England, Europe’s best performers at the 2015 Women’s World Cup, are arguably the best of the rest and will take great confidence from the fact they beat Germany in the bronze medal match.
Norway too, runners-up last time, will be hopeful of progressing deep into the tournament, along with fellow Scandinavians, Sweden, who will again be looking to progress safely into the knockout stages.
Among the rest, the Spanish squad is recognised as being one laced with talent, along with Switzerland, while home advantage for the Netherlands could prove beneficial, especially with big crowds expected for their games.
In Group A, Denmark will fancy their chances of progressing but will likely be competing with the Netherlands and Norway for a place in the top two; home advantage being considerable for the Dutch. Belgium are the group’s outsiders.
Assuming the Germans will comfortably qualify from Group B, it’s a battle for second but in a group that also contains Sweden it looks a big ask for Italy and Russia to progress to the knockout stages.
Iceland, in their third consecutive finals, will likely be left chasing the French in Group C but will come under pressure from the talented Swiss. Austria will be the group’s outsiders and will likely find the going tough but are capable of springing a surprise.
In Group D, England will start clear favourites but will be pushed all the way by the Spanish. An injury-hit Scotland squad will find it difficult to break into the top two, along with Portugal, who begin the tournament as one of the outsiders.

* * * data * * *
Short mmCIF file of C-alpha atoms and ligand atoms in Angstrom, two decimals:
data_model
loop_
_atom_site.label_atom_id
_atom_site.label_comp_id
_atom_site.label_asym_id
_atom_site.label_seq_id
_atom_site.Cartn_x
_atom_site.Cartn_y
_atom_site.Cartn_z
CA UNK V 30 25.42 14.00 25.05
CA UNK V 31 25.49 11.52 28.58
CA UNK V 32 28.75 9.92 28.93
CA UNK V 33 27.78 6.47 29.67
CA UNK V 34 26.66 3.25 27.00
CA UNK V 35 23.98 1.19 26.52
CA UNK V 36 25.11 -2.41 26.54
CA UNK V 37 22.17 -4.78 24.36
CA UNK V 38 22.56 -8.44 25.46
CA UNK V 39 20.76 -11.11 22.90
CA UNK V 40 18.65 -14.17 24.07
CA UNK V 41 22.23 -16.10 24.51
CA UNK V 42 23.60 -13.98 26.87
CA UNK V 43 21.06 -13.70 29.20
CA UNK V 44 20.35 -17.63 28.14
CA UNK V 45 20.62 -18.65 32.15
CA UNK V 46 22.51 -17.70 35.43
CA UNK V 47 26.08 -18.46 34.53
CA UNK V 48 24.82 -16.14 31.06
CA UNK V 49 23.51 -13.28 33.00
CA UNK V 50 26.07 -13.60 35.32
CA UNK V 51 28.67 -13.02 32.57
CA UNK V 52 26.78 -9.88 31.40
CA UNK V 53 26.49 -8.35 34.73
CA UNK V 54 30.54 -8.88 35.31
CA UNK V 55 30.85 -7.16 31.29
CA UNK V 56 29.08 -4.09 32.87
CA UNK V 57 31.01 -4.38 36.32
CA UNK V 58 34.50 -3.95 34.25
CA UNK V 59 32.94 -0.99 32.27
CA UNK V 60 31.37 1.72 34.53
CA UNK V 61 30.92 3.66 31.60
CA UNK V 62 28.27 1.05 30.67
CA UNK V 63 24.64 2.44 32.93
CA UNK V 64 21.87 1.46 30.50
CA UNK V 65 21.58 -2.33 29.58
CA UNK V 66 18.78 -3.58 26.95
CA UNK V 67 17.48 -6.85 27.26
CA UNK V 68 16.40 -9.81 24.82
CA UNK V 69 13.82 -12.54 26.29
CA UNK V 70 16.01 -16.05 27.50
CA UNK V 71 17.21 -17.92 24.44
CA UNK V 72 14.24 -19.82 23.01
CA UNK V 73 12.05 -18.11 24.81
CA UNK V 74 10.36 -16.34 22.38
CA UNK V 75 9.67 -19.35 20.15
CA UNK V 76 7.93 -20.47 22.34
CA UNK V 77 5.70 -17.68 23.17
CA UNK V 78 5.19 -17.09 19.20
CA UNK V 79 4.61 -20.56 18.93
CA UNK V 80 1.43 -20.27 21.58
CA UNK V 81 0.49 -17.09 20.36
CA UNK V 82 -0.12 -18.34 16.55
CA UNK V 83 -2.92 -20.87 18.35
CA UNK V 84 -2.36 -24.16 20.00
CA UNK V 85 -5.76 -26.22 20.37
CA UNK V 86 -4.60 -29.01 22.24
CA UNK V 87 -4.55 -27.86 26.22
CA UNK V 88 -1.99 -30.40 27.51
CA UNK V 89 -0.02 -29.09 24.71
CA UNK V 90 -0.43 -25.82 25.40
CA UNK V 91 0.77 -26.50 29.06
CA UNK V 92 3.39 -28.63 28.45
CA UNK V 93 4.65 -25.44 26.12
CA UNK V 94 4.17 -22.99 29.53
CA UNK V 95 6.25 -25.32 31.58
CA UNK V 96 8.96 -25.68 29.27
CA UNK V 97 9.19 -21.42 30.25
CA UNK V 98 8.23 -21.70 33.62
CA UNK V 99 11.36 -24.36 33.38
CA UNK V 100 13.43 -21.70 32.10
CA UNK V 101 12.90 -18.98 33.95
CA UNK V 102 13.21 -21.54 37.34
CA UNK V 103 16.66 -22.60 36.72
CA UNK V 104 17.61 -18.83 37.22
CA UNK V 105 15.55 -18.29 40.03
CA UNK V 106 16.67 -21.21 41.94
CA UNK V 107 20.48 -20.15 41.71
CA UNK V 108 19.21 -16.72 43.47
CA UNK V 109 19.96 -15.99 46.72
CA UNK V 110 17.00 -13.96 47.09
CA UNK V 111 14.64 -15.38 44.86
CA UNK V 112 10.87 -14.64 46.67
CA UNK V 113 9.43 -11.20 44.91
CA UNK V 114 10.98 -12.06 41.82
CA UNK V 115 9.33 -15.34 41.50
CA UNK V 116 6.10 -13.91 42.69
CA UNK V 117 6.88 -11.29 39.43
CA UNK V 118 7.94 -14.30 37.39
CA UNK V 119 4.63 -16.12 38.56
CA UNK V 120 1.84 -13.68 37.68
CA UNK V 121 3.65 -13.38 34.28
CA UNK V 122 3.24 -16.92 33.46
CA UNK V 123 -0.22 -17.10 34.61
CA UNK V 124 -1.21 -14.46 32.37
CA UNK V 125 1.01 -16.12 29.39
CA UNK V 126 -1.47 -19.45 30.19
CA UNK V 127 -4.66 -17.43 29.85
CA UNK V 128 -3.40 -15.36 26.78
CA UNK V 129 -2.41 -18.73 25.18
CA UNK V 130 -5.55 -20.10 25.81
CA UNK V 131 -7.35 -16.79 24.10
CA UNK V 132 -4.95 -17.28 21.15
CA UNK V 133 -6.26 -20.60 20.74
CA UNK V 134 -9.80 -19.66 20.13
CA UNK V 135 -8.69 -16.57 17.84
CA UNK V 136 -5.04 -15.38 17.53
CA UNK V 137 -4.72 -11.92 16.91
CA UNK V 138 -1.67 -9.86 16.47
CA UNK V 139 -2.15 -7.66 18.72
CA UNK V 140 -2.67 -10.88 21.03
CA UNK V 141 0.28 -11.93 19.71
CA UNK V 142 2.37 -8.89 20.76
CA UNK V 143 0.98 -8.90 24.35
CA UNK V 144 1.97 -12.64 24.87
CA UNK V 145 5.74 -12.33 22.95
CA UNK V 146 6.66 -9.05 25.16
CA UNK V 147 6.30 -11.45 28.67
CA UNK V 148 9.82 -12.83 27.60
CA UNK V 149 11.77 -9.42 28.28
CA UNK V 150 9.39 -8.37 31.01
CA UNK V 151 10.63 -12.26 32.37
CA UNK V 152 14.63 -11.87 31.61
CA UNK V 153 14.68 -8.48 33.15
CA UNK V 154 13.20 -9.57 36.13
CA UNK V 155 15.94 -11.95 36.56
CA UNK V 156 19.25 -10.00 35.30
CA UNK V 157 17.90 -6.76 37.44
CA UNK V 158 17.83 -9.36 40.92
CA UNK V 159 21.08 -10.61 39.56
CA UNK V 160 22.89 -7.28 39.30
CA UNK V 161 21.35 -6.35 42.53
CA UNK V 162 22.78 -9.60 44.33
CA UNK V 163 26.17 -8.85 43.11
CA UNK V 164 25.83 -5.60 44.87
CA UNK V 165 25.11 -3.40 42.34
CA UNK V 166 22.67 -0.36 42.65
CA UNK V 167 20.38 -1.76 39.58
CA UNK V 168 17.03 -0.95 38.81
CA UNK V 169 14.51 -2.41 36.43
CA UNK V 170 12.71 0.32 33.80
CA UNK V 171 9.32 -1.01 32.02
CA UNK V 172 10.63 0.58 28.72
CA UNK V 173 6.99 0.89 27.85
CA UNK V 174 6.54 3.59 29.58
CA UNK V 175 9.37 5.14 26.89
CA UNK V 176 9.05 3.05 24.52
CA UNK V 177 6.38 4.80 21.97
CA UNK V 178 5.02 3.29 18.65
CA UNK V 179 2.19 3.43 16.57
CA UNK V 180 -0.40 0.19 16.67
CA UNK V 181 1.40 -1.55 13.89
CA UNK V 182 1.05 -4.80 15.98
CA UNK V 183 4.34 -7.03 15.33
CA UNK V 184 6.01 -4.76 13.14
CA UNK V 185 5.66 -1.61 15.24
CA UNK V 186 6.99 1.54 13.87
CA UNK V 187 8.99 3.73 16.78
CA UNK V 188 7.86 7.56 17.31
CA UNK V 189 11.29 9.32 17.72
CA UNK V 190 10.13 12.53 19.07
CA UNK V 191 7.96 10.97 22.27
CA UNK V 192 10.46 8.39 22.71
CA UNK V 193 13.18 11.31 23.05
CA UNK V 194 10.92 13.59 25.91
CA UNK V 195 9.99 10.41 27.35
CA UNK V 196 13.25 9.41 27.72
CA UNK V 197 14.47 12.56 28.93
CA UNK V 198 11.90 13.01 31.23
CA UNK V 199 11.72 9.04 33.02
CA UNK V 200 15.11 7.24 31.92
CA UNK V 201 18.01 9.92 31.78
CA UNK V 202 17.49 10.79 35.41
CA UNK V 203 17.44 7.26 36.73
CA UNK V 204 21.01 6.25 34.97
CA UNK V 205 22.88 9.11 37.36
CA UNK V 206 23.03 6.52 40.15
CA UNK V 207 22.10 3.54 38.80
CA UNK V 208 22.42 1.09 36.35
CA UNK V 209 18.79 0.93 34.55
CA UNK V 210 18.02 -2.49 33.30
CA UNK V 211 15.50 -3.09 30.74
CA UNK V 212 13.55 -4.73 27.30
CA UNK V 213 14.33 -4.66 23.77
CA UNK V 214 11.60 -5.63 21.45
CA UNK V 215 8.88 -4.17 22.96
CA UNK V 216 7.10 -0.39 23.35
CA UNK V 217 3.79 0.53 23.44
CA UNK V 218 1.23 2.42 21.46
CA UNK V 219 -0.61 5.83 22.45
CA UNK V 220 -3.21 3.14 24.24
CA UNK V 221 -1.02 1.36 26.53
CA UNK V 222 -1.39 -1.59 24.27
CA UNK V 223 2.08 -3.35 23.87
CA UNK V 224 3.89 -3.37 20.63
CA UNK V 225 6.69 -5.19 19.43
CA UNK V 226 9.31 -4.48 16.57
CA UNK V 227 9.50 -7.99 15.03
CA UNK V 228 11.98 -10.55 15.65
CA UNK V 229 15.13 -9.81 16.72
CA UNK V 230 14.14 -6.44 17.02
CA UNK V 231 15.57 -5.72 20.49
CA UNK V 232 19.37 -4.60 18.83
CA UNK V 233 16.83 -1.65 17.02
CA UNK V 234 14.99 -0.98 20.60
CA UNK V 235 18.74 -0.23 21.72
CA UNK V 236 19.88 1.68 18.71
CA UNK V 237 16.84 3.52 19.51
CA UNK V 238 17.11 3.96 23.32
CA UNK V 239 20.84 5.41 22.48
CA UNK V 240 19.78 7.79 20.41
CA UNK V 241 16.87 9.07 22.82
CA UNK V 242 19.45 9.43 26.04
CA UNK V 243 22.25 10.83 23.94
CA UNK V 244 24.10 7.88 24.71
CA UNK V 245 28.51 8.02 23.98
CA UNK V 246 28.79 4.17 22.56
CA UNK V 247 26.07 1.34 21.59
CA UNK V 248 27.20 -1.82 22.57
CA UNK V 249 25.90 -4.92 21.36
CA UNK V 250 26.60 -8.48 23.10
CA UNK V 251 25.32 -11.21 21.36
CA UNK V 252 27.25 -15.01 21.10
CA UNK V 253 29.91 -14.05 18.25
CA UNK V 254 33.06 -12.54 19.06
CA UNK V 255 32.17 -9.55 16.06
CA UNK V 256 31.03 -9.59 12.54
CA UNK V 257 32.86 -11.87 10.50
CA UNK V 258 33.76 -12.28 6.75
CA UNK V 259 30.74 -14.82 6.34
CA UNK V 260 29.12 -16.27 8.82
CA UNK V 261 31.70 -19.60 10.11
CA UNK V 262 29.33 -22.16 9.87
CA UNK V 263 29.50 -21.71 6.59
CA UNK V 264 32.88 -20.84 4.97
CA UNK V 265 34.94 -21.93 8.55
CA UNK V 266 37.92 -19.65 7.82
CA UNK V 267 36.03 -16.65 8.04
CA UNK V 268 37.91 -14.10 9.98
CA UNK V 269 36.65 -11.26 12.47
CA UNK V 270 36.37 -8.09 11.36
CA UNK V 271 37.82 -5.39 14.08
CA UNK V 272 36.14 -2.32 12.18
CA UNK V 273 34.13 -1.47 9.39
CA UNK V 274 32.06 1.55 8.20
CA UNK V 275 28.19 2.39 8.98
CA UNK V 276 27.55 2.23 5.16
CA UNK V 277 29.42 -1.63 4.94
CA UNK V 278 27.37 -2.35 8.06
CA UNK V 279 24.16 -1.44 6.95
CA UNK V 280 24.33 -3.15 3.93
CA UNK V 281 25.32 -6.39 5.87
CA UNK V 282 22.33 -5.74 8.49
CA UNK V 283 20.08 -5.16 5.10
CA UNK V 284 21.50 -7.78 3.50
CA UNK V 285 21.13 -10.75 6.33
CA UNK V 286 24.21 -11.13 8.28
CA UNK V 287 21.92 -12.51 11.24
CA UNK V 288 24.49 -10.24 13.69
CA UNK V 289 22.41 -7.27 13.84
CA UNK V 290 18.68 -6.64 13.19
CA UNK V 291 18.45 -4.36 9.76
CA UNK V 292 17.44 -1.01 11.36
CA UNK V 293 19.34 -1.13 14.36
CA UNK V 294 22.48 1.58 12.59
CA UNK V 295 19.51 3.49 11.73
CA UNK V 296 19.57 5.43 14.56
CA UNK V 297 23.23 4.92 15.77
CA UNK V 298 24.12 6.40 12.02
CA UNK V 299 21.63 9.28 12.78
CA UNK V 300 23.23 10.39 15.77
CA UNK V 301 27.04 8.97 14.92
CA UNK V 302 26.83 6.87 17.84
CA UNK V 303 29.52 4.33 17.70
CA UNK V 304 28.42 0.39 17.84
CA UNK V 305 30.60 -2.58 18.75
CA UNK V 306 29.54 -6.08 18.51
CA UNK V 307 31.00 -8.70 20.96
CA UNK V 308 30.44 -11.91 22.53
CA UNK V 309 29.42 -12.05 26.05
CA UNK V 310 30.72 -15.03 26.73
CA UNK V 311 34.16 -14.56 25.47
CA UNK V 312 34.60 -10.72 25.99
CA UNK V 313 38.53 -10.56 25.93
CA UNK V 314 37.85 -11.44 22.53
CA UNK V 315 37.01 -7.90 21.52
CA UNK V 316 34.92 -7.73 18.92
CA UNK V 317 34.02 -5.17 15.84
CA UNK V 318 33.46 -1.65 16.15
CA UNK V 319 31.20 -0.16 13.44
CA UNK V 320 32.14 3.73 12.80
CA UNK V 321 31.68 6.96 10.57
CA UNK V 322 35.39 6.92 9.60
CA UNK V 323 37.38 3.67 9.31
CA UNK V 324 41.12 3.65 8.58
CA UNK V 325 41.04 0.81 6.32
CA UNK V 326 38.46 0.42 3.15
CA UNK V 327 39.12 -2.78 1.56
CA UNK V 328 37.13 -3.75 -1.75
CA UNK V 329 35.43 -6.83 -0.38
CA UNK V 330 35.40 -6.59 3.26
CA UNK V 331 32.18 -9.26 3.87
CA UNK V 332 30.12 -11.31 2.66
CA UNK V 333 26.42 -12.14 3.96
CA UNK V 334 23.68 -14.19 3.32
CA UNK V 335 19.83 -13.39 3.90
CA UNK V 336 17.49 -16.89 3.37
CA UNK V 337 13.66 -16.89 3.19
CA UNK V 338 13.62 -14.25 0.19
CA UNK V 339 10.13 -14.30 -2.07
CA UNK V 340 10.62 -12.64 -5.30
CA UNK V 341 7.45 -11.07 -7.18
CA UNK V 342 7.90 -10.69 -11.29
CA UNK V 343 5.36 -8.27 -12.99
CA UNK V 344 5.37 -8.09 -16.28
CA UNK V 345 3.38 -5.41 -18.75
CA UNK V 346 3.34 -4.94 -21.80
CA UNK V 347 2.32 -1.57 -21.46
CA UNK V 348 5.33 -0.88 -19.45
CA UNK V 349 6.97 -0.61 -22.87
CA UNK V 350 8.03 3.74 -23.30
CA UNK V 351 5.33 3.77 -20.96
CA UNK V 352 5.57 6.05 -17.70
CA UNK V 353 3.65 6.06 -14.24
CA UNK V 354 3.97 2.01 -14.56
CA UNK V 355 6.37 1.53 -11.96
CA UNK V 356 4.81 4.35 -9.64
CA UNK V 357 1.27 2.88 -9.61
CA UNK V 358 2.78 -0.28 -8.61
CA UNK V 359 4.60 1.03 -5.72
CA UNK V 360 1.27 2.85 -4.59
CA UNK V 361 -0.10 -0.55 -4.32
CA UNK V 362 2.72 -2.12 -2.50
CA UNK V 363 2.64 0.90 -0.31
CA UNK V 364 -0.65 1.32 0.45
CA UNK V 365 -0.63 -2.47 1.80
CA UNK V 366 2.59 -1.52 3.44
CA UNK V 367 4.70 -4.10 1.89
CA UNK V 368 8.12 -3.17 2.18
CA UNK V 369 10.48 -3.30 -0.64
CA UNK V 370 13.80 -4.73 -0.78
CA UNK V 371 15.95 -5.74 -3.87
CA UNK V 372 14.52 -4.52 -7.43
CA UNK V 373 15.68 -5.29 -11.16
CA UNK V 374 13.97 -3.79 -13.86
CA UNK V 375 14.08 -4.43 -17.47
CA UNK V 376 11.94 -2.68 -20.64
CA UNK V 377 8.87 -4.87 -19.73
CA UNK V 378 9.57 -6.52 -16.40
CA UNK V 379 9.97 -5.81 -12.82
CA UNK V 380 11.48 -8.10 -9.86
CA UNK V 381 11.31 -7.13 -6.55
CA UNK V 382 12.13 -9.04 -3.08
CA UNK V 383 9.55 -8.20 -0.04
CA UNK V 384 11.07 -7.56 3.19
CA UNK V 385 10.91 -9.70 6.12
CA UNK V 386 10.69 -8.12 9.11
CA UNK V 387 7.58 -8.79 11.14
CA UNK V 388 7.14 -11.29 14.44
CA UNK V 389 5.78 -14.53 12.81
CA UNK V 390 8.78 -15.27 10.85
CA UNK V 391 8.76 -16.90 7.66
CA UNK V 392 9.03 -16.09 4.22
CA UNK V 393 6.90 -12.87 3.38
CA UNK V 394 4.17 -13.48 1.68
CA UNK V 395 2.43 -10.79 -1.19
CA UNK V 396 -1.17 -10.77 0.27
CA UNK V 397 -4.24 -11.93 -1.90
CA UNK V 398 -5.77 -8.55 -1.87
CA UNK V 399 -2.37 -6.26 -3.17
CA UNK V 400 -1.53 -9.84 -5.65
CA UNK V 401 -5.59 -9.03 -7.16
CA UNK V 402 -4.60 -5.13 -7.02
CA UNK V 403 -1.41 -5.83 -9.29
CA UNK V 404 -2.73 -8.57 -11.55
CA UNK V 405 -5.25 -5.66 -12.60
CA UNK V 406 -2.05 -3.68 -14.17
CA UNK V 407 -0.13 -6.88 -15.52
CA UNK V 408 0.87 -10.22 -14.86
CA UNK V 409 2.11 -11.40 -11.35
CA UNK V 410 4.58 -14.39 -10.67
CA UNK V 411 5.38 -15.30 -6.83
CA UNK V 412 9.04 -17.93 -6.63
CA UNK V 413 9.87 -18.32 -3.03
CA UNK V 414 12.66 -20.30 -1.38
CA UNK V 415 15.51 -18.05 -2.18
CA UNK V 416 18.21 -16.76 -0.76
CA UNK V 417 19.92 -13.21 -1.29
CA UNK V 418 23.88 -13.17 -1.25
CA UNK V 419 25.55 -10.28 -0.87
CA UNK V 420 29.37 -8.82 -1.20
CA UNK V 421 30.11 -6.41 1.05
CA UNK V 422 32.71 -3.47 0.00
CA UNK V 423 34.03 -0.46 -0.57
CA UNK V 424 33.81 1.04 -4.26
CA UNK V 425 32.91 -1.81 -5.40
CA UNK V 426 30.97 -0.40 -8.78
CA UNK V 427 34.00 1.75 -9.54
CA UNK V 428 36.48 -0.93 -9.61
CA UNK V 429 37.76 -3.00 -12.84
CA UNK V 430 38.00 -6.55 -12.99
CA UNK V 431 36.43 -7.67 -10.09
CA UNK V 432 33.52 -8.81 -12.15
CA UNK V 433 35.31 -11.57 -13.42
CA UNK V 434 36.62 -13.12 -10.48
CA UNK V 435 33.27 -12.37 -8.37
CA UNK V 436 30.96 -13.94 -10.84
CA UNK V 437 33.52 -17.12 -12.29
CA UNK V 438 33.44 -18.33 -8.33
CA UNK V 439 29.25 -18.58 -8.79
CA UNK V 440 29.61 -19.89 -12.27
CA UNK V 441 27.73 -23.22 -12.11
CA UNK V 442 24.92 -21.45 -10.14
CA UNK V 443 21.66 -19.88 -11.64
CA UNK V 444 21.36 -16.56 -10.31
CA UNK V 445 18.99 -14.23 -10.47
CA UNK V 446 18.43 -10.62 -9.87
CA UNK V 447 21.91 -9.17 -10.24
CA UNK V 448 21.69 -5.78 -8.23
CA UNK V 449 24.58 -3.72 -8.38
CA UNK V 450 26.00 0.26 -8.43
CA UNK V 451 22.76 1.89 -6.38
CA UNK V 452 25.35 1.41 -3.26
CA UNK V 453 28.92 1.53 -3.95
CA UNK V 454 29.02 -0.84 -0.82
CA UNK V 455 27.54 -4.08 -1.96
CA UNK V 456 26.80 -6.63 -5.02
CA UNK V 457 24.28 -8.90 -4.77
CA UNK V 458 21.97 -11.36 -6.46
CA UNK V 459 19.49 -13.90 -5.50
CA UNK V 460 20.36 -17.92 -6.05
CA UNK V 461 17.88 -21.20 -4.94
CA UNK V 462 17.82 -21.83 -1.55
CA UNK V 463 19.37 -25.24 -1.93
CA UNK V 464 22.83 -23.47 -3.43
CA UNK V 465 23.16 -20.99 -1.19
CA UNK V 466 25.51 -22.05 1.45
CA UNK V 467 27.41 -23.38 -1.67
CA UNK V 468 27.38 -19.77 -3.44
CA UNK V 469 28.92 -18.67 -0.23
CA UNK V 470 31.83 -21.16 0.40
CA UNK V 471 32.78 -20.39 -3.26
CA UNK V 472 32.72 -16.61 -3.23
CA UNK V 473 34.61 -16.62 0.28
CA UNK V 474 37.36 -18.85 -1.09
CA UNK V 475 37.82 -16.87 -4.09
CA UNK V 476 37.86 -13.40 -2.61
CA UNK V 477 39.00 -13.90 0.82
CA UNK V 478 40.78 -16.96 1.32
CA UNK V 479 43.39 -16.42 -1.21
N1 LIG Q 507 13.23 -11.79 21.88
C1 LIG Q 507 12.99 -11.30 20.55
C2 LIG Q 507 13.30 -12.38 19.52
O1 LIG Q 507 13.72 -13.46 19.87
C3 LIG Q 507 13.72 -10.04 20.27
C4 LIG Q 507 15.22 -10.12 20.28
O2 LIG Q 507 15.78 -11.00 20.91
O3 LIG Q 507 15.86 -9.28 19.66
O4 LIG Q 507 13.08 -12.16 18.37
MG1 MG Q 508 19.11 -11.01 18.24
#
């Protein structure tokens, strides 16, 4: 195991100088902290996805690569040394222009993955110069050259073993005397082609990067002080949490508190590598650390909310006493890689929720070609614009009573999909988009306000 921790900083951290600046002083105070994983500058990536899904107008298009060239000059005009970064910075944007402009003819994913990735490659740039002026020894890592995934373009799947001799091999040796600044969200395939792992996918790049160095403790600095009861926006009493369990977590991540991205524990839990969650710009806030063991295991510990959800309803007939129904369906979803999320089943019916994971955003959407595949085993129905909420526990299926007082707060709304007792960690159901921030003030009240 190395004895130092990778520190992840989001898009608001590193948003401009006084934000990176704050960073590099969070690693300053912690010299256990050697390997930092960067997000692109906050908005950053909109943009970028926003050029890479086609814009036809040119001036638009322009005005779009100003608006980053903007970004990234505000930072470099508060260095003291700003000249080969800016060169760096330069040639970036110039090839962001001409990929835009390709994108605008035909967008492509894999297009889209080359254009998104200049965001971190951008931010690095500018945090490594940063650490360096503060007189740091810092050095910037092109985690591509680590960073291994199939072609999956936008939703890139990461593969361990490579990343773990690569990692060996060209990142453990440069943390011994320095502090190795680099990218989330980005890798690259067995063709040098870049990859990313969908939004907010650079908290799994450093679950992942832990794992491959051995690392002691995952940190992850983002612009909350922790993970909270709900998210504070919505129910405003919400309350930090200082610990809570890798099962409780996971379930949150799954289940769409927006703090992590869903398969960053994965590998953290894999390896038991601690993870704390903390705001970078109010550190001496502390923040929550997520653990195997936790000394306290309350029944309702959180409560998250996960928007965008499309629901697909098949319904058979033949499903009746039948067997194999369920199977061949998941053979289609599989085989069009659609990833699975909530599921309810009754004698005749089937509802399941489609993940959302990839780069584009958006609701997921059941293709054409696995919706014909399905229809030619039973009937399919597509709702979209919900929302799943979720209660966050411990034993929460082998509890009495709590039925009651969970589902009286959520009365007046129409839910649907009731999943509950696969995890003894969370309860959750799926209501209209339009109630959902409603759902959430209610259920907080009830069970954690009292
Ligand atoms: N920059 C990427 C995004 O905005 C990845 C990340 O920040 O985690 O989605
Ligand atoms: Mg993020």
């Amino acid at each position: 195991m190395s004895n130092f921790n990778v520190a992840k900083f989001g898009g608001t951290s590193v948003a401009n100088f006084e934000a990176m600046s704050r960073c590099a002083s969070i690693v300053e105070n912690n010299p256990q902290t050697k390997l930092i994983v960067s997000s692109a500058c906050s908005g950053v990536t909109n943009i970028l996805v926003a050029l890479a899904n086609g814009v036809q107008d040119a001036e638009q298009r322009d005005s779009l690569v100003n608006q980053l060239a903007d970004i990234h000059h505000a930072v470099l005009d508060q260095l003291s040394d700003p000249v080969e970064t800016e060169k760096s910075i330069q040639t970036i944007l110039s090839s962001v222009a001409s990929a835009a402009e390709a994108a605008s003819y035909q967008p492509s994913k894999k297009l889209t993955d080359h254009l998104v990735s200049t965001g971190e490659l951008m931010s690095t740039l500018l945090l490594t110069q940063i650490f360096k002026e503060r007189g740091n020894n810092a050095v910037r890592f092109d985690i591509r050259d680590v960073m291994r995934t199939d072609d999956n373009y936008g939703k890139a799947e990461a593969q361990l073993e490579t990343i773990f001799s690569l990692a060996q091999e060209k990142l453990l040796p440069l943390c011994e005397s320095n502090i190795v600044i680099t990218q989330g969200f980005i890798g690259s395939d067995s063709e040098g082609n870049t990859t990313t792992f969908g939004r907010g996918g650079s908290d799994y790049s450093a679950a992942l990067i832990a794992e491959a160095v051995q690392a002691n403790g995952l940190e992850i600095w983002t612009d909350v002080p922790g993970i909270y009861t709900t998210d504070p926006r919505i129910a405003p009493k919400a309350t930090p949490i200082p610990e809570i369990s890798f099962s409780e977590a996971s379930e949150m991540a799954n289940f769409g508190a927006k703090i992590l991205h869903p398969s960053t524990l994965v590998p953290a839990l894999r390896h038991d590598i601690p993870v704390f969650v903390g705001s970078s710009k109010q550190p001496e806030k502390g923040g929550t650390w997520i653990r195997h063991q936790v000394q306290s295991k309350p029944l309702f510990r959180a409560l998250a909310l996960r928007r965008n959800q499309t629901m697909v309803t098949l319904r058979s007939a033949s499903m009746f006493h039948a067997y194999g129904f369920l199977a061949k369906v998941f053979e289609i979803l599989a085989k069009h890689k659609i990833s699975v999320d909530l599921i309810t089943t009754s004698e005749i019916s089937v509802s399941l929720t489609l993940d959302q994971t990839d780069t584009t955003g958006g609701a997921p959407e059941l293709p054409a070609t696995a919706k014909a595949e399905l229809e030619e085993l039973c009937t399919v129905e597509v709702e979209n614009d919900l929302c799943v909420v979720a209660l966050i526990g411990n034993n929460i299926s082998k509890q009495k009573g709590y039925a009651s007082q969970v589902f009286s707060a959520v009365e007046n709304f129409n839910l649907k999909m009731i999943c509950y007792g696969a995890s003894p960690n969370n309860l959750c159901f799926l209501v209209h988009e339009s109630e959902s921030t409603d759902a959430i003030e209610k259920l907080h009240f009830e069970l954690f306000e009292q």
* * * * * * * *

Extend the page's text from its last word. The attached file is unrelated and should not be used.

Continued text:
In terms of which players to look out for…
Vivianne Miedema (Netherlands) – a prolific striker who recently signed for Arsenal is key to the hosts’ hopes.
Ada Hegerberg (Norway) – UEFA’s current Player of the Year was joint-top scorer in qualifying with ten goals and now plays for Lyon.
Dzsenifer Marozsán (Germany) – another Lyon star who’ll be one of the big performers of the tournament.
Hedvig Lindahl (Sweden) – the Chelsea keeper performed heroics in the Rio Olympics and will be hoping to replicate this form over the next three weeks.
Wendie Renard (France) – the French captain is their rock at the back and also pops up with important goals from set pieces.
Jill Scott (England) – a key player for Mark Sampson’s England, this tall midfielder will be central to her countries chances.
There are two trials taking place, the first being that sides will be allowed to use a fourth substitute in extra time, and the second that yellow and red cards can be issued to team officials in technical areas.
Such has been the German’s dominance it’s difficult to see past them but the English will fancy their chances, especially given their success against them in the last World Cup. Therefore England 8/1 to win the competition (with 888sport) looks good value.
France at 3/1 to win the tournament also looks a reasonable bet for those hopeful of tripling their money, but for those looking for a punt on an outsider with a chance look no further than Spain at 14/1.
Winners: France – 3/1
Austria to beat Switzerland (18-4-17) – 14/5
England to reach the final – 11/5